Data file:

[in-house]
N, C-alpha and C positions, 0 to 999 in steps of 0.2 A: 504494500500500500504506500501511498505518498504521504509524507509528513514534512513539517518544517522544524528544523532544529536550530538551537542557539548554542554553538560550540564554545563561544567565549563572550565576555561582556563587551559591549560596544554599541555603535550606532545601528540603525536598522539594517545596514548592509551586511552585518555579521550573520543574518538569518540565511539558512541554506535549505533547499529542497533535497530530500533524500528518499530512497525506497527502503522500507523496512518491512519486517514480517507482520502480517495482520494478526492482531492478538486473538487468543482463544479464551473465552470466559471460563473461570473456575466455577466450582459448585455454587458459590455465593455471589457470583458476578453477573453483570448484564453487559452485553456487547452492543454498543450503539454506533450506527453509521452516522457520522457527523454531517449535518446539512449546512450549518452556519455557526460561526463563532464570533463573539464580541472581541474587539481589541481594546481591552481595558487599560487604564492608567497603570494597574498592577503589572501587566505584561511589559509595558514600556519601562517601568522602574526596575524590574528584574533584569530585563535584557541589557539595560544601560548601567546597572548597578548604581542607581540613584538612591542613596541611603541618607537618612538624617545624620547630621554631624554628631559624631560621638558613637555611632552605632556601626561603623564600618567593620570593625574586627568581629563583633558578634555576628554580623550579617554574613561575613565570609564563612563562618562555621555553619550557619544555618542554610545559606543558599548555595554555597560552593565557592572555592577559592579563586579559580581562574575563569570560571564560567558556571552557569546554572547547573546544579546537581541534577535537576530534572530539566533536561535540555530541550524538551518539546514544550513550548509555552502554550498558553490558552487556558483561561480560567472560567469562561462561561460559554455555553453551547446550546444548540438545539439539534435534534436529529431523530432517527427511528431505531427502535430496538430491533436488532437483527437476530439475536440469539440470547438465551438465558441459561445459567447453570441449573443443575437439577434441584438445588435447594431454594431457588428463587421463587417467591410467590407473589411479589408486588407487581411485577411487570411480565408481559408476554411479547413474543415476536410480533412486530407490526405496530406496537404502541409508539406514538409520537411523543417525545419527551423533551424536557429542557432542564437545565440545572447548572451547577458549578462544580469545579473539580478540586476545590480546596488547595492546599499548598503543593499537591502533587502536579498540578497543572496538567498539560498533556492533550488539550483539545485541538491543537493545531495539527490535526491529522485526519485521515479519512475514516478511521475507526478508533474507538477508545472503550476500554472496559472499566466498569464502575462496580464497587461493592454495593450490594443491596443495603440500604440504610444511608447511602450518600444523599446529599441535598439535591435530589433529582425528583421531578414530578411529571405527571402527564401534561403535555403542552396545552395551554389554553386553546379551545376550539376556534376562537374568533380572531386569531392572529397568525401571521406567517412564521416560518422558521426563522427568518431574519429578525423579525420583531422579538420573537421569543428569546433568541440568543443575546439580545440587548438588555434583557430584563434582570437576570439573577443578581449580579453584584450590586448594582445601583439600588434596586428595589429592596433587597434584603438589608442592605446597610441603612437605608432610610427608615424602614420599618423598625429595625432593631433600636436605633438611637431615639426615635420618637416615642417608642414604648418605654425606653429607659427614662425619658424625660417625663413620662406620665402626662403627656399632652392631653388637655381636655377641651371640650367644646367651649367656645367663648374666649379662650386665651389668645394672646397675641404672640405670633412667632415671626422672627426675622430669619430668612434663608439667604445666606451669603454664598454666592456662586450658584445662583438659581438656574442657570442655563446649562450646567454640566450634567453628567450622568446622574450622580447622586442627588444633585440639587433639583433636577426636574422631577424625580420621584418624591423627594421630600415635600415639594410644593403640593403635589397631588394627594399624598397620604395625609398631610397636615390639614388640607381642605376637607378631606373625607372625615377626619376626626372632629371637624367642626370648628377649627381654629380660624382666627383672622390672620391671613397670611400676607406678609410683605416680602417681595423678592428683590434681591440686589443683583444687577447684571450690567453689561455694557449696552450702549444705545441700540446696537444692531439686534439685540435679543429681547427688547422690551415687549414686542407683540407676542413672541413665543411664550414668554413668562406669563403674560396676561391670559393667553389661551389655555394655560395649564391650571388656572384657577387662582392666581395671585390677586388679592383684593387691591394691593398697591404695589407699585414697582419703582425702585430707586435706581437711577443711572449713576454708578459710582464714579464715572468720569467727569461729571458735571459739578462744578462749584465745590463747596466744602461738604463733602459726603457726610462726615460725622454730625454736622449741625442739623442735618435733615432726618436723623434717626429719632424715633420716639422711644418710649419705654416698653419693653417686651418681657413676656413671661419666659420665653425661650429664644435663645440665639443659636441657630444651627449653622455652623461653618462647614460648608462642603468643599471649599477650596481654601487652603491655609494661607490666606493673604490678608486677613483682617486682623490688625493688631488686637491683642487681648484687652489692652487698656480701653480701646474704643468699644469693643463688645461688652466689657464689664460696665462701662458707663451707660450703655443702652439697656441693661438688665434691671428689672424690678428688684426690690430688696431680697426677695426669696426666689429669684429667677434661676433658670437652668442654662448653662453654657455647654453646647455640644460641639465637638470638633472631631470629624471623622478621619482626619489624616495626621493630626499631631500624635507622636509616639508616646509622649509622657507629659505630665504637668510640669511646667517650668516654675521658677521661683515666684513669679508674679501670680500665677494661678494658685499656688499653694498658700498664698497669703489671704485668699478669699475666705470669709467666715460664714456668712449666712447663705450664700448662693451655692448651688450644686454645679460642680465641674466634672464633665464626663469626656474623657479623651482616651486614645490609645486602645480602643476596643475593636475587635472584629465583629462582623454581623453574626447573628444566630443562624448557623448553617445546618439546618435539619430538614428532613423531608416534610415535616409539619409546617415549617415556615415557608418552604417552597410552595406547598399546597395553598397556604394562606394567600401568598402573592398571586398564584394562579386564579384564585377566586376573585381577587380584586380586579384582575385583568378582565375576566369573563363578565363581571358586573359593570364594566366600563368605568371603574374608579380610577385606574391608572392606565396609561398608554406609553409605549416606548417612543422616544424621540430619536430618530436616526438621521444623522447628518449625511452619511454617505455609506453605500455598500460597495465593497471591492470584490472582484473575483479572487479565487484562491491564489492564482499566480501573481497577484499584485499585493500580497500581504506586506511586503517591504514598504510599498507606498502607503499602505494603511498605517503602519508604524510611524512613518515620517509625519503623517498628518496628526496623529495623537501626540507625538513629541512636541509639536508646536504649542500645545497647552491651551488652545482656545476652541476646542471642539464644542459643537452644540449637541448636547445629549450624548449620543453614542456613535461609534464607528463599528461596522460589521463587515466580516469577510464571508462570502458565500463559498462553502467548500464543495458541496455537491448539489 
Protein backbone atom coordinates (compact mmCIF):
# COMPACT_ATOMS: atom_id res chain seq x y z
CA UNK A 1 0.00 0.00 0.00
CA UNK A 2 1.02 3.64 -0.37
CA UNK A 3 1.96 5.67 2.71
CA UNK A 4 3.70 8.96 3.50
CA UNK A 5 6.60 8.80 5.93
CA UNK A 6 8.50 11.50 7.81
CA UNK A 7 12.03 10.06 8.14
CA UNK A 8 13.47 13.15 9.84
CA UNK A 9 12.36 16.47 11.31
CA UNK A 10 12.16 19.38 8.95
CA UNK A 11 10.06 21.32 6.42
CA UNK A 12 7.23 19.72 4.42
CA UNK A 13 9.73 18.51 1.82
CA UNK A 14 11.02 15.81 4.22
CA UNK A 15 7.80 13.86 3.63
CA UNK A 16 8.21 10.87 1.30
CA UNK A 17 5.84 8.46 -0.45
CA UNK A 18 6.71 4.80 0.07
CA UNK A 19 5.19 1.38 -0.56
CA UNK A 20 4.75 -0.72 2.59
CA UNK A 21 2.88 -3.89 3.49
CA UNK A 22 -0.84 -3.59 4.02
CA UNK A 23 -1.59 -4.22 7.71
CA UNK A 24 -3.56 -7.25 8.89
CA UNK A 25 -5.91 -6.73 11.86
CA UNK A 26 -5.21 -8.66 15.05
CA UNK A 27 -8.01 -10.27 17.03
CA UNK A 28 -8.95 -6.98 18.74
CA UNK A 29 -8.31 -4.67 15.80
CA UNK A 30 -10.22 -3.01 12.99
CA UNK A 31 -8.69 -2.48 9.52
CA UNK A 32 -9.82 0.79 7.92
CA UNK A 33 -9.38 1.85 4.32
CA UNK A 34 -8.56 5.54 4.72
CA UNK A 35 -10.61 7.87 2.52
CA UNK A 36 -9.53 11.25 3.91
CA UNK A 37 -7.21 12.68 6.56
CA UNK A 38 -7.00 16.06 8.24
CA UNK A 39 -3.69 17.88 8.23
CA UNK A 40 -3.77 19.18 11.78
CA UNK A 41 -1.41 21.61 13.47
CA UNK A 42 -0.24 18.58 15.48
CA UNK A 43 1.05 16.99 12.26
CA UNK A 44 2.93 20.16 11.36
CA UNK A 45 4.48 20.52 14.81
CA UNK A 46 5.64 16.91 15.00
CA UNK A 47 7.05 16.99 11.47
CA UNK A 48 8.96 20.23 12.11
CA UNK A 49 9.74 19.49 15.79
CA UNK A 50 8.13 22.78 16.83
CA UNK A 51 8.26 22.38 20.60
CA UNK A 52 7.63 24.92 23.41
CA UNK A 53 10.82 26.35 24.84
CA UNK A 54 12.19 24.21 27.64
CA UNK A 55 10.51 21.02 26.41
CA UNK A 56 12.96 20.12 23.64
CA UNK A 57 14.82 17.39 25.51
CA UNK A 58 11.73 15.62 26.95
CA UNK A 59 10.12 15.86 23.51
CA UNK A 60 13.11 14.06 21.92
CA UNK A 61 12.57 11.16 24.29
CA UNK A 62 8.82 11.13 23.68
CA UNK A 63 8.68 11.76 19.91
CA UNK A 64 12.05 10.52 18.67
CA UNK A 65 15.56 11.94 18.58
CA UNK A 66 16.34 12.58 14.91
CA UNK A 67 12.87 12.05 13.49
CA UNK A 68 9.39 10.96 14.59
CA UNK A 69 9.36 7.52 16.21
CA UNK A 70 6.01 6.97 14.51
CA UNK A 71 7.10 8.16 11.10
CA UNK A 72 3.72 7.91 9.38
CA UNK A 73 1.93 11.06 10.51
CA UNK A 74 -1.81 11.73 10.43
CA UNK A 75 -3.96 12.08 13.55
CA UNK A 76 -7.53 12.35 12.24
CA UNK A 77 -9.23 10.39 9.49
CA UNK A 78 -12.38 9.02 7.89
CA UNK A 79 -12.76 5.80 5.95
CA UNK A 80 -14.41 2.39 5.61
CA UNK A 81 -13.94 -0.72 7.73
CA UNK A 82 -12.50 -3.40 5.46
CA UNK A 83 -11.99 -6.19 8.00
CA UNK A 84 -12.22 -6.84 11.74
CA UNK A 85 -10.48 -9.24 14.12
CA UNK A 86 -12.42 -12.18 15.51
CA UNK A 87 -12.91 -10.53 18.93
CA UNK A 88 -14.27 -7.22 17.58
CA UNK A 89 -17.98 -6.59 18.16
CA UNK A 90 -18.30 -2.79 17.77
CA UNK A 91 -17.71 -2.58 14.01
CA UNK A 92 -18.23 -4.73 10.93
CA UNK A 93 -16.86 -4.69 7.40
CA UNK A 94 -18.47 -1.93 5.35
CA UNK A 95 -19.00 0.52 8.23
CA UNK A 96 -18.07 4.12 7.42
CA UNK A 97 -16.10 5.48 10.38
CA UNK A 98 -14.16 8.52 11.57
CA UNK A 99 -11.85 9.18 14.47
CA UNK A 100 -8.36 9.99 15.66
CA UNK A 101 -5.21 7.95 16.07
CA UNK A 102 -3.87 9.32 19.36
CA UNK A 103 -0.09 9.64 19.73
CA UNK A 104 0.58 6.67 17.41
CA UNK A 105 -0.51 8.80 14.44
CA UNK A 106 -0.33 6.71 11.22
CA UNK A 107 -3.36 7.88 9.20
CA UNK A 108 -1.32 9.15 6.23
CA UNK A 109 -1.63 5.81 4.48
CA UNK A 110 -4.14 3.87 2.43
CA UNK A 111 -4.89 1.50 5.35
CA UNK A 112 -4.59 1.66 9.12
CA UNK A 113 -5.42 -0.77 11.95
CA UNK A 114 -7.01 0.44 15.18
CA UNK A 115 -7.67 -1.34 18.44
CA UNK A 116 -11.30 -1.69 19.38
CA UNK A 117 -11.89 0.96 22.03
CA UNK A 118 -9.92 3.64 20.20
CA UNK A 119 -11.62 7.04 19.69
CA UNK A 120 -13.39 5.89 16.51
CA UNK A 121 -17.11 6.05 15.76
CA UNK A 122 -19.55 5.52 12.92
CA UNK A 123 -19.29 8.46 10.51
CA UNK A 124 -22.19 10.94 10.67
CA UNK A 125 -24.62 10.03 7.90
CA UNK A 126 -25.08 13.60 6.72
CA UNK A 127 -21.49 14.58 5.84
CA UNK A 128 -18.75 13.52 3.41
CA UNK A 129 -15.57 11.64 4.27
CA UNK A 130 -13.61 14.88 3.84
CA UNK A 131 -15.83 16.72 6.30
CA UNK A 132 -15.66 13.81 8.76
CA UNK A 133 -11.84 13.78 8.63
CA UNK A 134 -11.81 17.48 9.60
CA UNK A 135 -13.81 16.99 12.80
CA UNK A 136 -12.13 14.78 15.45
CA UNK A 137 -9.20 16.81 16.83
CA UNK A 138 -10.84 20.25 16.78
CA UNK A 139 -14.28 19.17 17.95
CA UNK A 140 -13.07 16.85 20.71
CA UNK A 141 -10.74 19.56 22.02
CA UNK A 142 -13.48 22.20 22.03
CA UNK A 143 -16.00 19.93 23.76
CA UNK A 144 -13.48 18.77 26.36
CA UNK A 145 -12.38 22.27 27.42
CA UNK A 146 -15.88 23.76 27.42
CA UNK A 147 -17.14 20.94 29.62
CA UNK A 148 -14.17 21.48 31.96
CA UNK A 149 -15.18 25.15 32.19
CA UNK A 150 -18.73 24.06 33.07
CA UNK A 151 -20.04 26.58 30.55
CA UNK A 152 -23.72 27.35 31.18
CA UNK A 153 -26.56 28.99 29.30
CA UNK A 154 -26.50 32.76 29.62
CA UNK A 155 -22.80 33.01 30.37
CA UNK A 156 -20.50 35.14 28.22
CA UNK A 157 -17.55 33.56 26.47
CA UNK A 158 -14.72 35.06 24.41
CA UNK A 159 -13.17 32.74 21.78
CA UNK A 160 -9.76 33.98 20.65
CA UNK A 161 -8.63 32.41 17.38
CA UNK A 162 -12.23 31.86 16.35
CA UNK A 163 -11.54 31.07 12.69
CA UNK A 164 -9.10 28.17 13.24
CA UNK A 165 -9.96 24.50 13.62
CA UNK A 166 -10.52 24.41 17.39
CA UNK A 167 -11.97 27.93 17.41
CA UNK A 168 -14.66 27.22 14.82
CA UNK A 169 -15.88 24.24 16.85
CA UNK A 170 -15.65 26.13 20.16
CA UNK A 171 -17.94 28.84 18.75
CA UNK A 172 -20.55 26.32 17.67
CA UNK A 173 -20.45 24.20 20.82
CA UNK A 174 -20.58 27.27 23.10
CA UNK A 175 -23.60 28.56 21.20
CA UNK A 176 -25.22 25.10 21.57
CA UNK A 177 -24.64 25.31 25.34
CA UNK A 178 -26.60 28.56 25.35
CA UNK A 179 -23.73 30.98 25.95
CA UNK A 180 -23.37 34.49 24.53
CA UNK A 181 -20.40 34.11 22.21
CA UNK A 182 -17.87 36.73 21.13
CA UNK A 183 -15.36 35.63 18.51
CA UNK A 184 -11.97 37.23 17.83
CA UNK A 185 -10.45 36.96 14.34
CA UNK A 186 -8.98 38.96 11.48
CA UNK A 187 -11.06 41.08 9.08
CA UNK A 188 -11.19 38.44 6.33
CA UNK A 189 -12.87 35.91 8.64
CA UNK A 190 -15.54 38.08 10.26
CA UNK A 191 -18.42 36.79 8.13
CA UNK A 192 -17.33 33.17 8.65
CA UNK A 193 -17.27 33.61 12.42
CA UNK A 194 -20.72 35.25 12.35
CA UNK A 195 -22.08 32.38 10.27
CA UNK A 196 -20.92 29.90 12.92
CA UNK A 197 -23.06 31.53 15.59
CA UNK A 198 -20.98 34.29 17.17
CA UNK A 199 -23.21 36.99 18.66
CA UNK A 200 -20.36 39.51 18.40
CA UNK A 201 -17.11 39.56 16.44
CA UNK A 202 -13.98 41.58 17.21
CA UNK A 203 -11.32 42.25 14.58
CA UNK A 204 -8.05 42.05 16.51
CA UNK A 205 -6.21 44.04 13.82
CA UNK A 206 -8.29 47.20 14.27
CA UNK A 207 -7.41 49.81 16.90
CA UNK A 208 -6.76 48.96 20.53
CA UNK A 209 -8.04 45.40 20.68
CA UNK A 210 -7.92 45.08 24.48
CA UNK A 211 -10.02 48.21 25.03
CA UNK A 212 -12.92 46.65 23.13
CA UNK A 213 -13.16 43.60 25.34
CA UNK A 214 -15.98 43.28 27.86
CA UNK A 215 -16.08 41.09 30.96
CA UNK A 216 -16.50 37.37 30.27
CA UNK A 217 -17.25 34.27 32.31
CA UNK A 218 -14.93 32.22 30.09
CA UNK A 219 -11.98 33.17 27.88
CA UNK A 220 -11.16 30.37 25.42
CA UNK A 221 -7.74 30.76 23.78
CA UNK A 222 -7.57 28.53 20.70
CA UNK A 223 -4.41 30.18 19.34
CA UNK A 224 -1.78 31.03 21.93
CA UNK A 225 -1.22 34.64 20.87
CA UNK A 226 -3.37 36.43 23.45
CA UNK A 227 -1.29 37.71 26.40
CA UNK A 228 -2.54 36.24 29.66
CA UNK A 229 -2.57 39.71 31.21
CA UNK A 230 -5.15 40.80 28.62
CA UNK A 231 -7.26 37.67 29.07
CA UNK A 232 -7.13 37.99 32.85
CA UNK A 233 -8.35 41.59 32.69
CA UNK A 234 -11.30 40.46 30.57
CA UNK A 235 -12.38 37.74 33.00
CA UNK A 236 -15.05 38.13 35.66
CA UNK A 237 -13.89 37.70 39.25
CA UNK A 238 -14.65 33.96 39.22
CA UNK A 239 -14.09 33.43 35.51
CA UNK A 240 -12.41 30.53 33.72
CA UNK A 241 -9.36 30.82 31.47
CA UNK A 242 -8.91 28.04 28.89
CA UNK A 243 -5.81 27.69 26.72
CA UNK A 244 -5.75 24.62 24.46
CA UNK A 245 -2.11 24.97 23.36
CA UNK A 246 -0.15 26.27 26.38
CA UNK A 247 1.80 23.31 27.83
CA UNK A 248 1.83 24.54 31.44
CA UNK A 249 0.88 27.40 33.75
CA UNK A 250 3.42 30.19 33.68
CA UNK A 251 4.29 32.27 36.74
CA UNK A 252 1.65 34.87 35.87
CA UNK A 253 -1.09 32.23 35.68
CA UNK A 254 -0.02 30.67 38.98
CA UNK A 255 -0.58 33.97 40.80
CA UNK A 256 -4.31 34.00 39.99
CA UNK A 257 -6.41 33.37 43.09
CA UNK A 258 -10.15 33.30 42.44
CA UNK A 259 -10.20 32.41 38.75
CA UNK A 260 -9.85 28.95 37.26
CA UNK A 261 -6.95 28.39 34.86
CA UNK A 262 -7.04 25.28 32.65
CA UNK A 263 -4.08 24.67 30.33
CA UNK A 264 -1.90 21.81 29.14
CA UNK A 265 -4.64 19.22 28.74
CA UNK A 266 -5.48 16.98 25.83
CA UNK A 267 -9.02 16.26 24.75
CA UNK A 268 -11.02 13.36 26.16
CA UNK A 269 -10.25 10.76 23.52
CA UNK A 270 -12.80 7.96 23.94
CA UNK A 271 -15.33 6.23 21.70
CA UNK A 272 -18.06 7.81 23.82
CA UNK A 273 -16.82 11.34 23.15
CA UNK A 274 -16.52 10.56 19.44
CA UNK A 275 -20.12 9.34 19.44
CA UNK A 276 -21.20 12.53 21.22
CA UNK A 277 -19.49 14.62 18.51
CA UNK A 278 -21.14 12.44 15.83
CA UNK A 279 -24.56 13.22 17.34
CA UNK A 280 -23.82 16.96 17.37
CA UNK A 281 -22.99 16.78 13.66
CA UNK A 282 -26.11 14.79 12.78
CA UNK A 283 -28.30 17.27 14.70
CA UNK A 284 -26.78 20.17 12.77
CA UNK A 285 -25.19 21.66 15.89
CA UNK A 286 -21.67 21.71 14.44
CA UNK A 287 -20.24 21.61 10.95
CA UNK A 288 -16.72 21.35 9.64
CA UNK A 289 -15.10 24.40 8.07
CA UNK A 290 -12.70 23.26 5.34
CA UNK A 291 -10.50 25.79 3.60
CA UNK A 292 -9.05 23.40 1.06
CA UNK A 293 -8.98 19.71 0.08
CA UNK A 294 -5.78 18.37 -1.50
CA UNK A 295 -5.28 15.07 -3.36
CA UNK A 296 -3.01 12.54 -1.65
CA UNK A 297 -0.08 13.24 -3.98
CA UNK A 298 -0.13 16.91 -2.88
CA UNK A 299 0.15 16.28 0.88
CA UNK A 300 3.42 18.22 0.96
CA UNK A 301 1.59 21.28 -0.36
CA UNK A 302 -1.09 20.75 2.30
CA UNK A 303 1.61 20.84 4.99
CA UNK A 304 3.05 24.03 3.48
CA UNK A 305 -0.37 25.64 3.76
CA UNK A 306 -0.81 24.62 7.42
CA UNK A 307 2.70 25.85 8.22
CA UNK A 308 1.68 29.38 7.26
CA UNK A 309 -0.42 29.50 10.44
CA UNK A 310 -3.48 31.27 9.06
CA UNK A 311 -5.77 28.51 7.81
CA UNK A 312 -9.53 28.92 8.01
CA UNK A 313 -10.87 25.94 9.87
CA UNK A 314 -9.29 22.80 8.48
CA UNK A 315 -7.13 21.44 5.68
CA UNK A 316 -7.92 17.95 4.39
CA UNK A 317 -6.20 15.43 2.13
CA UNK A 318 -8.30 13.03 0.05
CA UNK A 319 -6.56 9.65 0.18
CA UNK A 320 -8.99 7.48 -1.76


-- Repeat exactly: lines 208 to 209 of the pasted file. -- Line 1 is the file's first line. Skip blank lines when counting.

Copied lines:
CA UNK A 204 -8.05 42.05 16.51
CA UNK A 205 -6.21 44.04 13.82